One of the more crowd-pleasing activities at Grace Ridge Retirement Community is our “mystery trips.” Interested residents show up on a designated day, hop on a bus and Life Enrichment Director Evelyn Beaver takes them someplace interesting or fun or unbelievable – like a moonshine distillery, butterfly farm or musical.
The March 25 outing took a divine turn when 13 residents, driver Wanda Miller and Beaver hit the road for Grace Ridge’s first mystery trip with a spiritual focus.
“We welcome people of all faiths for weekly worship services, gospel music and enlightenment in our on-site chapel,” Beaver said. “Residents are also invited to join our Spiritual Life Committee and take part in weekly prayer and Bible study groups.”
She added, “But spiritual fellowship doesn’t have to happen inside the walls of Grace Ridge. It can happen on walks in our gardens while communing with nature, or by learning about the fascinating stories and history of area places of worship.”
So Beaver asked resident Ken Humphreys, a reverend and chairman of the spiritual life committee, if he would help plan and organize a spiritual life mystery trip.
“He was more than happy to oblige. He began making calls to the oldest churches in Burke, Caldwell and McDowell counties and setting up what would be a most memorable day,” Beaver said.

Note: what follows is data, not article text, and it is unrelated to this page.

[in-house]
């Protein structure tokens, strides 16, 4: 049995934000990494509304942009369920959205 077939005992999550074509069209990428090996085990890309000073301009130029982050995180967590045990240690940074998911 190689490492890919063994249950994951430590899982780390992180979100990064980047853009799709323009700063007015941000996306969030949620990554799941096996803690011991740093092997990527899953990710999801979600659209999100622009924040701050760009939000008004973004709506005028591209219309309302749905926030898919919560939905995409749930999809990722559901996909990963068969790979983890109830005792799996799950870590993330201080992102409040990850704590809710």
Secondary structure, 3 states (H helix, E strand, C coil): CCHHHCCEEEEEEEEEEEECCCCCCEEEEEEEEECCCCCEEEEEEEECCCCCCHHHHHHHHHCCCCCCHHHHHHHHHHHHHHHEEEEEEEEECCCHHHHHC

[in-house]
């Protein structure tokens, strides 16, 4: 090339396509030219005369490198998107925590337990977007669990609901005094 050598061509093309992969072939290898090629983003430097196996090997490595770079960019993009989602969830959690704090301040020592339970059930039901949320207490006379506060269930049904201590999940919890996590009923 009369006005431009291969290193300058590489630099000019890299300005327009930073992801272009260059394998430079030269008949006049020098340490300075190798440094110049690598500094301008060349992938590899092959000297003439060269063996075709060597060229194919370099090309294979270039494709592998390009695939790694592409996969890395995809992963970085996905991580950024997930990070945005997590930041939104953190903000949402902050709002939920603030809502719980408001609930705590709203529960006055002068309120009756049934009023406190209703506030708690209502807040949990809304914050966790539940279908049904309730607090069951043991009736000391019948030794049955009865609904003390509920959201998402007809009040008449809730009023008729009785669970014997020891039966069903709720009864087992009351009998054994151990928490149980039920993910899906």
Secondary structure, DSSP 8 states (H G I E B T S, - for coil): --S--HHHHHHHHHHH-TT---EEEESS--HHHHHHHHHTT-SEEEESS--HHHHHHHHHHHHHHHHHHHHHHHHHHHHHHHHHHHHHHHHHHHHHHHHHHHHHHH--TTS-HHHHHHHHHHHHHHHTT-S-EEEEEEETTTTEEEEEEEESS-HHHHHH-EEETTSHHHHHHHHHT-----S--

In all, the group visited six churches and met with church members who discussed each church’s history and showed off their beautiful stained glass: Quaker Meadows Presbyterian Church in Morganton, founded in 1774 and believed to be the oldest Presbyterian Church in Burke County; St John’s Episcopal Church in Marion, founded in 1881; First Presbyterian Church of Marion, founded in 1845 by a group of 15 Presbyterians from various churches in McDowell County; Siloam Presbyterian Church in Old Fort, founded in 1778 and one of the oldest continuous Presbyterian churches in Western North Carolina; Dulatown Presbyterian Church in Lenoir, the first church of the Dulatown community, founded in 1922; and Waldensian Presbyterian Church and Museum in Valdese, founded in 1893 and the “oldest evangelical church in existence.”
“Rev. Humphreys happens to minister at a couple of the churches we visited, so he led those discussions. Those visits were particularly special because we got an insider’s peek into the life and history of those churches,” Beaver said.
The biggest surprise of the spiritual life mystery trip came at the end of the day, when Beaver took the group to a private home in Drexel. “After a full day, I had one last stop planned for everyone including Ken, who was aware of everything but this,” she said.
Soon-to-be-resident Maxine McCall invited the guests to view a “very old, spectacular piece of stained glass” that features an angel she named “Genevieve.” It was rescued around 1970 from D.H. Griffin Wrecking Co. in Greensboro, and is now “alive and well” in McCall’s living room.
Beaver said, “Everyone had such a wonderful experience and I hope to plan future mystery trips that have a spiritual nature. This amazing piece of stained glass that dominates the room was the perfect finishing touch after a long day of appreciation and humbleness.”